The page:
‘Seven Days in June’ by Tia Williams does not sit still

As problematic as this love story is, it is pretty damn engaging and, most of the time, at the end of the day that is what most lovers of contemporary romance want. Romance is an escape, isn’t it? If it mimics real life interactions, cute meets and situations, great. If not, at least you were able to escape in a world where love conquers all and sheer determination can bring two people together after over a decade of silence at the other end of the line.

The reason why I think the love story is problematic is because Eva Mercy and Shane bond early in their lives mainly based on their respective traumas. Yes, they do have things in common, especially their love of reading and writing and, yes, they show empathy towards one another, but they certainly do not help one another become a better version of themselves. Instead, they enable each other to pursue their unhealthy habits.

Of course, when they reunite, they are not the same teenagers they used to be. And yet, they have not fully grown either. They are still unstable in their own respective ways, especially Shane. But they are adults now, more responsible, and making better decisions than they used to. So now it’s about setting the record straight about what happened when they were younger and why it did. Making amends. Asking for forgiveness. Neither really thought that their flame would be as strong as it used to be, but somehow time, age and experience did not succeed in watering it down.

This is a story that feels aware of its story status. I felt the author – Tia Williams – who is also the narrator, more than I did the actual characters. This does mean that I was never truly able to forget that I was inside a fictional world, with fictional people going about their fictional lives. On the bright side, Tia Williams has quite an entertaining way of introducing her characters and laying down the scenes. I felt compelled to keep reading and find out how/if/when Eva and Shane would implode. At the end of the day, I took enjoyment from this, but I don’t quite believe that what Eva and Shane have is sustainable in the long run. Assumptions are made quickly and distrust is still present throughout. Like they say, still waters run deep and neither Eva nor Shane is the still water type.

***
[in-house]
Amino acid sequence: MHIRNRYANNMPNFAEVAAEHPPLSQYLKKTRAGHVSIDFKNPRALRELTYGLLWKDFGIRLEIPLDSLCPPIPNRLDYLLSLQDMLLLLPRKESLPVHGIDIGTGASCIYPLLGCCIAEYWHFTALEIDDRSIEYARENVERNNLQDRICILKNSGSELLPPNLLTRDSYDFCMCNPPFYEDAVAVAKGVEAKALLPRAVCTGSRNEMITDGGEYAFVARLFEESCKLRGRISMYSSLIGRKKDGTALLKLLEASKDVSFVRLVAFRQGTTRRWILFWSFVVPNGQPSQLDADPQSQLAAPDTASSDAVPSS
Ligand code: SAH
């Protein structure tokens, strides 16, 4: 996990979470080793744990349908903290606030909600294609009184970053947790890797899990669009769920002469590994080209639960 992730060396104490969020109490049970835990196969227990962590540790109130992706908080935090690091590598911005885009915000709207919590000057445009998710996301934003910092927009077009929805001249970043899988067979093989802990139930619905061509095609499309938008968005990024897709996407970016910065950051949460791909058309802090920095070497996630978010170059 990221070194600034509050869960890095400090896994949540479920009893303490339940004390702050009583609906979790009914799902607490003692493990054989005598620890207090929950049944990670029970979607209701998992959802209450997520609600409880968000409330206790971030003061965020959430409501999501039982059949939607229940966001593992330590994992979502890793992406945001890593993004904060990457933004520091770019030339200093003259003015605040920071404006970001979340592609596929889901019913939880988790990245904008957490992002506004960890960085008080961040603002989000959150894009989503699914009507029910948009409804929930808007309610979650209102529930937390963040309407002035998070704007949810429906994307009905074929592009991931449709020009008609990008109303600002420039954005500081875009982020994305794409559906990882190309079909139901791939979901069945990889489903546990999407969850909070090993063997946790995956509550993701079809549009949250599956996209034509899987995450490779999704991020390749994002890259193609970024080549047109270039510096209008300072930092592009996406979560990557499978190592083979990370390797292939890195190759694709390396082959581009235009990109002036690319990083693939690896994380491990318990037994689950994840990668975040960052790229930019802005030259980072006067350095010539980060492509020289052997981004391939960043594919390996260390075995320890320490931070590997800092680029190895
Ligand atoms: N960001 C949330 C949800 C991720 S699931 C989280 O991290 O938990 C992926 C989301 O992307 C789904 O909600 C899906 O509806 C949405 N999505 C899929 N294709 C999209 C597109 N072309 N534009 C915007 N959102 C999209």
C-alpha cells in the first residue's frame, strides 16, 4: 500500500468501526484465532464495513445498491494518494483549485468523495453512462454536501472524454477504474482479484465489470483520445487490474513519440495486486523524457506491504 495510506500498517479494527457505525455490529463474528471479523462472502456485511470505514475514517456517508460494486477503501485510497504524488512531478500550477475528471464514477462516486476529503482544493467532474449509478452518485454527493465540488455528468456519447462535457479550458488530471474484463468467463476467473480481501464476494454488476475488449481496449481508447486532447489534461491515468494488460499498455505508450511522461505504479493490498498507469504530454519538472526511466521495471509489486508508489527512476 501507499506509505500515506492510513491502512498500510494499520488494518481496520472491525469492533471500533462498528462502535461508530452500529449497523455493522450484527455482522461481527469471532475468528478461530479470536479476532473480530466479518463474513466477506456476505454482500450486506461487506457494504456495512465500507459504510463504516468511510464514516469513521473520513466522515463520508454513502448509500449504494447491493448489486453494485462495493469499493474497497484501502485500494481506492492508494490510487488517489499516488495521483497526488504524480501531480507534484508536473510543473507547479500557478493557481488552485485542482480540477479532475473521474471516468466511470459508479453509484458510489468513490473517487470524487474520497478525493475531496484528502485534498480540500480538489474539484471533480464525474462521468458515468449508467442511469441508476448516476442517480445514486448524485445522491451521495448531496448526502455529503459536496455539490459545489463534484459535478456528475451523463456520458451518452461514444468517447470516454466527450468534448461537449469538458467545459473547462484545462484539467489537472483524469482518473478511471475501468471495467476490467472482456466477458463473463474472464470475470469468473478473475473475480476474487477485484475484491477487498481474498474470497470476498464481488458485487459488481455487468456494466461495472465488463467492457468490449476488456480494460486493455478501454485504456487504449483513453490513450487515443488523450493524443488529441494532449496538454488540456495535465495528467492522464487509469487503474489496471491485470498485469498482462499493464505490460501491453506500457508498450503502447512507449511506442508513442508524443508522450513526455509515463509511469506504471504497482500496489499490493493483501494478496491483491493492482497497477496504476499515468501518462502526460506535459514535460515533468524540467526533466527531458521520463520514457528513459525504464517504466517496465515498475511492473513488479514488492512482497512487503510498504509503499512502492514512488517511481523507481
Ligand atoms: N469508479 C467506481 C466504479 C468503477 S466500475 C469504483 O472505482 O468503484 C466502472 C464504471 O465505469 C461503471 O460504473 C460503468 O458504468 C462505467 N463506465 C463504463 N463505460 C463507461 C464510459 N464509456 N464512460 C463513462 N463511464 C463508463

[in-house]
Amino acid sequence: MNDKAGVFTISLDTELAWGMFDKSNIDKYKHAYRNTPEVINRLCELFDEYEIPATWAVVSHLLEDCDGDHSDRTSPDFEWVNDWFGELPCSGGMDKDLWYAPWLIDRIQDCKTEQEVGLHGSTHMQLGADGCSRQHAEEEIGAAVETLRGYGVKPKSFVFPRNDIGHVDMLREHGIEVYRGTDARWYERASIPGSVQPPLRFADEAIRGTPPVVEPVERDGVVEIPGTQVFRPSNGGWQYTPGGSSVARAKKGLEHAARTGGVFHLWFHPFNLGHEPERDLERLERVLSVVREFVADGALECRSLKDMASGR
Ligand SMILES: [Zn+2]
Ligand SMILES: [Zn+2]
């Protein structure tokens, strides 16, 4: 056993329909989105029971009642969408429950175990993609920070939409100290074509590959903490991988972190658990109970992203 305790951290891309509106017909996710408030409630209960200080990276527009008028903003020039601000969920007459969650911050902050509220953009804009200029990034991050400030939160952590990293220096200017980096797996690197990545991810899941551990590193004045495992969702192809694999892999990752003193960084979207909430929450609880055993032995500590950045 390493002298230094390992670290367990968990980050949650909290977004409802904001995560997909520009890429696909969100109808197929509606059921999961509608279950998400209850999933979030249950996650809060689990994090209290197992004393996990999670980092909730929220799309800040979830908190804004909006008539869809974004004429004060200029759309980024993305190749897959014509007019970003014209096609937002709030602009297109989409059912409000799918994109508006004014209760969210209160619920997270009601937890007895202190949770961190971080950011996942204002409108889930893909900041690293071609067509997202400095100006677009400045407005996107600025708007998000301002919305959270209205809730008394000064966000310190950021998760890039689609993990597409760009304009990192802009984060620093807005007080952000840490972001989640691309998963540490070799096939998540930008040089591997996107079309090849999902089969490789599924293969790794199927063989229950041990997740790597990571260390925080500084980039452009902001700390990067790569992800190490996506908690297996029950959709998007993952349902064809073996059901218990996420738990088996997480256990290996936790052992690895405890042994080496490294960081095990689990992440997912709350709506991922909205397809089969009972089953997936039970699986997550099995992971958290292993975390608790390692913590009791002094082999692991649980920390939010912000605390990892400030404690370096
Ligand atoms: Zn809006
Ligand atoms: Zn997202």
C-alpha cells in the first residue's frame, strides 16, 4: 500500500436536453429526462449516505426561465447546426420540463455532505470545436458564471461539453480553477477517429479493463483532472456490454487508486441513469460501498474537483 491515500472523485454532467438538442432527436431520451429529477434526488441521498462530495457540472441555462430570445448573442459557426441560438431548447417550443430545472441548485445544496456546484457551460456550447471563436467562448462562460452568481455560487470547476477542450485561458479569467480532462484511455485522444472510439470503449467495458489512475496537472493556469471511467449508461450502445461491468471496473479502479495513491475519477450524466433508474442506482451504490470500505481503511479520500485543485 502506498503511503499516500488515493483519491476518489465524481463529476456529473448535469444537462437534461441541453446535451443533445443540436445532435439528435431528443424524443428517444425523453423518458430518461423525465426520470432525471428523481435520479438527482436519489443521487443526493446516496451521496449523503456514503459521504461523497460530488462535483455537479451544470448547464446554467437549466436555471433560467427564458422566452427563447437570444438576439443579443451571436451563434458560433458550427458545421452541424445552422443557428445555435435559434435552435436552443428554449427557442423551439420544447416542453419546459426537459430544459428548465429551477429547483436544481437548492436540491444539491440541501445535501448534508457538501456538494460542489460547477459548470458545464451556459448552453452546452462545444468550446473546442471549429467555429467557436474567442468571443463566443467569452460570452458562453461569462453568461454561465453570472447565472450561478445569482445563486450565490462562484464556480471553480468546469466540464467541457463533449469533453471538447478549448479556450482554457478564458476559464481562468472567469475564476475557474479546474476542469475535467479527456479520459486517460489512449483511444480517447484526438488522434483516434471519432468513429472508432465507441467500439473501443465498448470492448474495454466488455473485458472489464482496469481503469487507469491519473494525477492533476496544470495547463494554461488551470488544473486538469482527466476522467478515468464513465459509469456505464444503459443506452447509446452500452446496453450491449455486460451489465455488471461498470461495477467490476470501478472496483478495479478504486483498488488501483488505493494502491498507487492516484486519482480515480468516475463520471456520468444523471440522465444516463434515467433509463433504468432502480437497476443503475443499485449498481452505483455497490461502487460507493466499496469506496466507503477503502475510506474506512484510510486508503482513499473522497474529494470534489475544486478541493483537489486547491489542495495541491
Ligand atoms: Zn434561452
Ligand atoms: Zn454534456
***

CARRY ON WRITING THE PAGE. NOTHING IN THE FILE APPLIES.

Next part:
Thank you Hachette Book Group Canada for the copy in exchange for a review.

The Other Side of Perfect – Mariko Turk

This is the hard story of Alina, a young ballerina who broke her leg and saw her dreams of becoming a professional ballerina melt away. She has no idea how to navigate her new life, post-ballet, at a school where she doesn’t quite feel like she belongs. Her mood is down, she’s short with people, but luckily she has one good friend who’s been through something as well and understands Alina’s walls. But Alina’s walls are slowly coming down as she joins her high school musical, reconnects with her love of dancing, and develops new relationships with people in her life.

It is quite a beautifully-told tale. I can’t imagine what it must be like for someone to have their passion taken away from them in a slip second. I couldn’t picture what my life would look like without my ability to read. I guess I could turn to audio books, which can be enjoyable, but I certainly would miss the amazing feeling of starting a new story, getting to the end of a page and being excited about turning it, and even enjoying the visual qualities of a book. I’m also volunteering as a reader right now, so I read books to more isolated people in my region, and I wouldn’t be able to do that if I lost my sight or anything that enables reading.

All that to say that Alina’s ups and downs were very understandable. Despite her initial refusal to dance again if she can’t be who she used to, she gives herself a chance to be happy again and see the beauty in non-pointe dancing. I watched a YouTube video yesterday in which a overweight woman artist was worried about dating another artist because she assumed that artists loved beauty and she did not consider herself to be ‘‘classically beautiful.’’ Then I read the comments and someone said that being an artist is not about liking beautiful things, but about being able to recognize beauty in things. That really touched me and I am mentioning it because Alina is trying to see the beauty in things that she wouldn’t normally have found ‘‘classically beautiful’’ or as aligning with her vision of who she’s meant to be. I found that to be quite admirable. Though this story has its hard moments, it is ultimately uplifting and very human.

Thank you Hachette Book Group Canada for the free copy in exchange for an honest review.